Dickinson College Humanities Program in Norwich

Contemplative Theatre

September 20, 2010 · 1 Comment

I’ve thought about it, and out of the three plays we’ve seen (or at least the ones we were required to have seen), Habit of the Art, is my favorite. Considering I fell asleep for twenty minutes during the play, I take it to be somewhat of an odd choice. But while the impression I had received afterwards from the other two plays (Merry Wives39 Steps) dissipated within hours of viewing, Habit, oddly enough, stuck with me for much longer. No, Habit does not have the seamless grace of dialogue and movement of the Shakespearian comedy,  nor the zest and technical splendor of the Hitchcock inspiration. What it does have, however, is a surprisingly powerful – if at a times tedious – meditation on the persistence of making art, making it despite the absence of a theatrical director or the lost prospect of an unremitting future.

I’ve seen very few plays in my life so I’m not able to judge the Alan Bennett piece from a holistic and comparative knowledge of the theatre, but I do know that I liked it, and that it offered something that the other two plays didn’t: the opportunity for thought, that is, a chance to immerse myself into the intricacies of the work, long after its performance. *Deep breath* Merry Wives, forgive me, is WEAK Shakespeare. You won’t find a critic who will champion it before Much Ado About Nothing or Twelfth Night. It does its job though, and that is to give us a good laugh. 39 Steps, while somewhat entertaining, is much too vaudeville, too slapstick for me to take seriously (it was more of a treat listening to Mikey and Carol-Ann trade laughs). As a parody on the film of the same name, however, the play does its job in replacing suspense with comedy. But I do not like Habit because it is the seemingly least funniest of the two. (For the record, I think Wood Allen’s prose should have won him a Pulitzer). I like it because the play’s reflections on art and mortality, and ambition and creativity is invariably more interesting than seeing Falstaff duped by faeries (okay, I won’t go that far, but you take the point). Its a play that makes you think about yourself and the act of creation, whether it be some poetry you write on a napkin in a cafe or the 18 inch mural you have to complete by Friday. Someone wrote that the play was too “high-minded.” I fail to see how. What is so pretentious about a group of actors trying to get through a day’s rehearsal?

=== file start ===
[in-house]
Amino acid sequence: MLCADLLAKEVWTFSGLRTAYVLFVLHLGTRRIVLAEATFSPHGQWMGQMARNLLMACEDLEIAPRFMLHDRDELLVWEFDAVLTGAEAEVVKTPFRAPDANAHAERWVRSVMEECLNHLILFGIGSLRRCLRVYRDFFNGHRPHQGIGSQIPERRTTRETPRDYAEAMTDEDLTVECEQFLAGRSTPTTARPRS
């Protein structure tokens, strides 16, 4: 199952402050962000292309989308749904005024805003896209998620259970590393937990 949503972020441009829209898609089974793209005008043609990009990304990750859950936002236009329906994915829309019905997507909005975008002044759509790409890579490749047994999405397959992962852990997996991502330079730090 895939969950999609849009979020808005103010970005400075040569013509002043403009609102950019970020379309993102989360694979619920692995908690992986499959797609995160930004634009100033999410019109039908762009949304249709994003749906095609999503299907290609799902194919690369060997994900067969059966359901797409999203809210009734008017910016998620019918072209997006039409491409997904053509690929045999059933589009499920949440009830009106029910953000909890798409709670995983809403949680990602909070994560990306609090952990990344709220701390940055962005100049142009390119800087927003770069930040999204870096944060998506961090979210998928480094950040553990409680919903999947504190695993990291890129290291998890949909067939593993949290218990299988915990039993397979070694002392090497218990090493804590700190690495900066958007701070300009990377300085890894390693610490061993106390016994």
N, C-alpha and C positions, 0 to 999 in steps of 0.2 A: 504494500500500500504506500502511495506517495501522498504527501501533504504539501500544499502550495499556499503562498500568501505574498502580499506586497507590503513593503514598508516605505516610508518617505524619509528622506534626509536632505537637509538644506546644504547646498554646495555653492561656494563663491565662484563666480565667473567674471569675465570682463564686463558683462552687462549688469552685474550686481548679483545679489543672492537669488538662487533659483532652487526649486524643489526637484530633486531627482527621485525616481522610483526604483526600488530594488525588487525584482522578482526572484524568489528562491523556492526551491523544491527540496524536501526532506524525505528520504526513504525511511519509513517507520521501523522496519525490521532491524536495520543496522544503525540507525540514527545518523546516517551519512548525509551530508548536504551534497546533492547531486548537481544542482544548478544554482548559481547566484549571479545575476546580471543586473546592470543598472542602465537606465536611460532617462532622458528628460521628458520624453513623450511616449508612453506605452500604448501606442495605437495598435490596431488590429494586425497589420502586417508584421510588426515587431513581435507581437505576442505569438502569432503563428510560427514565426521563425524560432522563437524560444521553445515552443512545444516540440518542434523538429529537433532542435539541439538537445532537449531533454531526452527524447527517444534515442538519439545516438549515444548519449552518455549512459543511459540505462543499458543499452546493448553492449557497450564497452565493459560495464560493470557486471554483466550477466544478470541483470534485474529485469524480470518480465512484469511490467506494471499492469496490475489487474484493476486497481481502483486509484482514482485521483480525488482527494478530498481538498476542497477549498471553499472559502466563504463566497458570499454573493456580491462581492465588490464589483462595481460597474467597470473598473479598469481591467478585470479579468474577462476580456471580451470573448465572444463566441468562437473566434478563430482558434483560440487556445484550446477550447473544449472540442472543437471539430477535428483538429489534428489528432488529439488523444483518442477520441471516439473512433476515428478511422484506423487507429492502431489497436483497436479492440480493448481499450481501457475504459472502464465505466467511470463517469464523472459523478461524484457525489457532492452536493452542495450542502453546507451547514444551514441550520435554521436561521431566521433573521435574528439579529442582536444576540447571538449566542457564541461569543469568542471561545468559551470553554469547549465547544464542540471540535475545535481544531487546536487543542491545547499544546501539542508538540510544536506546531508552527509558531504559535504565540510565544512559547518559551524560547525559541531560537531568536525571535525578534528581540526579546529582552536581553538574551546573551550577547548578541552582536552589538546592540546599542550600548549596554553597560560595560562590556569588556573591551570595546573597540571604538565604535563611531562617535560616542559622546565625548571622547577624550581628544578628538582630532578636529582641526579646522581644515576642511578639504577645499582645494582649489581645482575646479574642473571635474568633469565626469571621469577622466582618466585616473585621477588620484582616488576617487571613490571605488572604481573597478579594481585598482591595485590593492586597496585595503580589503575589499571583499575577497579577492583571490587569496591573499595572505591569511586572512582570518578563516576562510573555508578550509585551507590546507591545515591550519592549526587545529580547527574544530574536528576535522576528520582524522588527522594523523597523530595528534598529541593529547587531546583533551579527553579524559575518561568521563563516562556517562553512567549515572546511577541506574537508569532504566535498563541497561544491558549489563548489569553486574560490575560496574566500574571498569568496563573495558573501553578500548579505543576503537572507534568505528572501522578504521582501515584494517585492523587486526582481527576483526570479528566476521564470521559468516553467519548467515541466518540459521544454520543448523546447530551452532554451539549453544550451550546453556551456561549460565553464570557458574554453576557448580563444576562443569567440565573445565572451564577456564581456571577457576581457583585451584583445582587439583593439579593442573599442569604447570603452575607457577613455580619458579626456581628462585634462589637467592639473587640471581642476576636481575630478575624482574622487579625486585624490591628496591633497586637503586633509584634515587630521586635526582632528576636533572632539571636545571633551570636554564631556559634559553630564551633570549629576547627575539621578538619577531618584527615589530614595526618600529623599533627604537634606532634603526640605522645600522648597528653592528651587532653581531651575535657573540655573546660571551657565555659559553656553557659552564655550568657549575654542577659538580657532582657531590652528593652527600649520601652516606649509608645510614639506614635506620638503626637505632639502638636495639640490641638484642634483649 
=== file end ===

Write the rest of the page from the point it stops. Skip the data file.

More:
Habit, did not blow my mind by any measure. I disliked it upon viewing. But as I’ve been explaining, the play lingered with me, and eventually I came around. Much of the humor I did not understand, but that was most likely because of a cultural rift than anything else (as laughter from the native British folk was prevalent during the duration of the play). Yet the innovative, self-reflexive narrative intrigued me, and did much to compensate for the static mise en scene. I see myself watching it again – later, when I’ve the chance to read more Auden.

All in all, I’ve enjoyed the theatre I’ve experienced in London so far. In Korea, theatre culture is largely concentrated in one district of Seoul, a spot that specializes in more contemporary and avant-garde productions. Although you can catch traditional folk plays in the more rustic cities, as far as modern plays go, the options aren’t so many. What compounds the problem of availability is attendance – a relatively low number of people frequent the theatre (Koreans see more movies, and although that may be the case for just about any other country, Korea has the distinction of being one of the few countries that makes more money off of its domestic films than foreign ones, a fact that is even more compelling when you consider that the screen quota is much skewed in favor of imported films). Just the sheer number of programs that are billed here in London is a reminder that there is a population that demands them.   I’ve noticed that many people in the gray and distinguished demographic visit the theatre, at least judging from the three that I’ve gone. Considering that Habit deals with homosexuality so frankly, it is somewhat of a surprise to me that many elderly were in attendance. Maybe the seniors in this country are less conservative, less puritanical than in America? I’ve also seen plenty of children and teenagers at these events as well. Not to mention the vast number of students our age and men and women in their thirties and forties. The diverse population of theatre-goers is a testament to the strong cultural tradition in this city. Perhaps its time for other cities to follow suit.

Categories: 2010 Sean · Theatre

1 response so far ↓

  •   Karl // Sep 21st 2010 at 10:20

    I’m glad you liked it. I thought it was brilliant.
    As for homophobia: it is much less pronounced here than in the US (I can’t speak for Korea). Granted, some of the older generation will be less accepting, but I have been impressed with the live and let live attitude here. MUCH LESS puritanical than the US

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